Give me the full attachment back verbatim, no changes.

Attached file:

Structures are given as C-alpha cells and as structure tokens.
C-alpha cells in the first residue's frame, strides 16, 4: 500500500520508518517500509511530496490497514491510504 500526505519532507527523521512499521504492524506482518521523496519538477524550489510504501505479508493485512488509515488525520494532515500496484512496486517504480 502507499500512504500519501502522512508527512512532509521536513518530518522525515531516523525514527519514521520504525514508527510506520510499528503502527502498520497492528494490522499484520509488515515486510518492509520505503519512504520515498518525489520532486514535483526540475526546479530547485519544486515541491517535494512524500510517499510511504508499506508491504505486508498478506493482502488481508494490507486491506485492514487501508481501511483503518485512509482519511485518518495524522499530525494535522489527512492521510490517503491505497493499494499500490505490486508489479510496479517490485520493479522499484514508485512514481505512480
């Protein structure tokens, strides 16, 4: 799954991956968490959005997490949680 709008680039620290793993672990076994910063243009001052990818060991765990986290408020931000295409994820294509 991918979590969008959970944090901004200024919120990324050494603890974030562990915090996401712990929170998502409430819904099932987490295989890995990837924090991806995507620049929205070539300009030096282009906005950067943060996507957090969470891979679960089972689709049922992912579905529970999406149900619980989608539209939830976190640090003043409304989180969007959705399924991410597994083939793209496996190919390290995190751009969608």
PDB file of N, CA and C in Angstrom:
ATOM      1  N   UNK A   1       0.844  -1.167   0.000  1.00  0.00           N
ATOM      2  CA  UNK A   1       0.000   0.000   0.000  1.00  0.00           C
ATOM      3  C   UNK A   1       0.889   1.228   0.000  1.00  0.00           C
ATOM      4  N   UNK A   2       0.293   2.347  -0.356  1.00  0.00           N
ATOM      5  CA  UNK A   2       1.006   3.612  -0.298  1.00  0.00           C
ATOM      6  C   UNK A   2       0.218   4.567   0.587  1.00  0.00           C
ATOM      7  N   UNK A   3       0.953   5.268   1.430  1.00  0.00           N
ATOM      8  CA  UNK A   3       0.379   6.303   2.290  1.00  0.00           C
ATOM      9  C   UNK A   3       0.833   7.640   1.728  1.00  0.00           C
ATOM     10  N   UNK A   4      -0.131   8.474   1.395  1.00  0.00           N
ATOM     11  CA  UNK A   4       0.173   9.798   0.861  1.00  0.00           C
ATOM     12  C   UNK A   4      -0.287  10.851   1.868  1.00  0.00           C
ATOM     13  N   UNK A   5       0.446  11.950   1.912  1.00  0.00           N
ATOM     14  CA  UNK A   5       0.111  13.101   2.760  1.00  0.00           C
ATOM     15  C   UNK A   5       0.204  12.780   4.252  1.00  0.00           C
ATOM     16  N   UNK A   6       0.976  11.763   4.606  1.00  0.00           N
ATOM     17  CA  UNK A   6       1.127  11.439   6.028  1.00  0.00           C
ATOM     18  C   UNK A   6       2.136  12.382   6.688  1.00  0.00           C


Structures are given as C-alpha cells and as structure tokens.
C-alpha cells in the first residue's frame, strides 16, 4: 500500500520508518517500509511530496490497514491510504 500526505519532507527523521512499521504492524506482518521523496519538477524550489510504501505479508493485512488509515488525520494532515500496484512496486517504480 502507499500512504500519501502522512508527512512532509521536513518530518522525515531516523525514527519514521520504525514508527510506520510499528503502527502498520497492528494490522499484520509488515515486510518492509520505503519512504520515498518525489520532486514535483526540475526546479530547485519544486515541491517535494512524500510517499510511504508499506508491504505486508498478506493482502488481508494490507486491506485492514487501508481501511483503518485512509482519511485518518495524522499530525494535522489527512492521510490517503491505497493499494499500490505490486508489479510496479517490485520493479522499484514508485512514481505512480
């Protein structure tokens, strides 16, 4: 799954991956968490959005997490949680 709008680039620290793993672990076994910063243009001052990818060991765990986290408020931000295409994820294509 991918979590969008959970944090901004200024919120990324050494603890974030562990915090996401712990929170998502409430819904099932987490295989890995990837924090991806995507620049929205070539300009030096282009906005950067943060996507957090969470891979679960089972689709049922992912579905529970999406149900619980989608539209939830976190640090003043409304989180969007959705399924991410597994083939793209496996190919390290995190751009969608």
PDB file of N, CA and C in Angstrom:
ATOM      1  N   UNK A   1       0.844  -1.167   0.000  1.00  0.00           N
ATOM      2  CA  UNK A   1       0.000   0.000   0.000  1.00  0.00           C
ATOM      3  C   UNK A   1       0.889   1.228   0.000  1.00  0.00           C
ATOM      4  N   UNK A   2       0.293   2.347  -0.356  1.00  0.00           N
ATOM      5  CA  UNK A   2       1.006   3.612  -0.298  1.00  0.00           C
ATOM      6  C   UNK A   2       0.218   4.567   0.587  1.00  0.00           C
ATOM      7  N   UNK A   3       0.953   5.268   1.430  1.00  0.00           N
ATOM      8  CA  UNK A   3       0.379   6.303   2.290  1.00  0.00           C
ATOM      9  C   UNK A   3       0.833   7.640   1.728  1.00  0.00           C
ATOM     10  N   UNK A   4      -0.131   8.474   1.395  1.00  0.00           N
ATOM     11  CA  UNK A   4       0.173   9.798   0.861  1.00  0.00           C
ATOM     12  C   UNK A   4      -0.287  10.851   1.868  1.00  0.00           C
ATOM     13  N   UNK A   5       0.446  11.950   1.912  1.00  0.00           N
ATOM     14  CA  UNK A   5       0.111  13.101   2.760  1.00  0.00           C
ATOM     15  C   UNK A   5       0.204  12.780   4.252  1.00  0.00           C
ATOM     16  N   UNK A   6       0.976  11.763   4.606  1.00  0.00           N
ATOM     17  CA  UNK A   6       1.127  11.439   6.028  1.00  0.00           C
ATOM     18  C   UNK A   6       2.136  12.382   6.688  1.00  0.00           C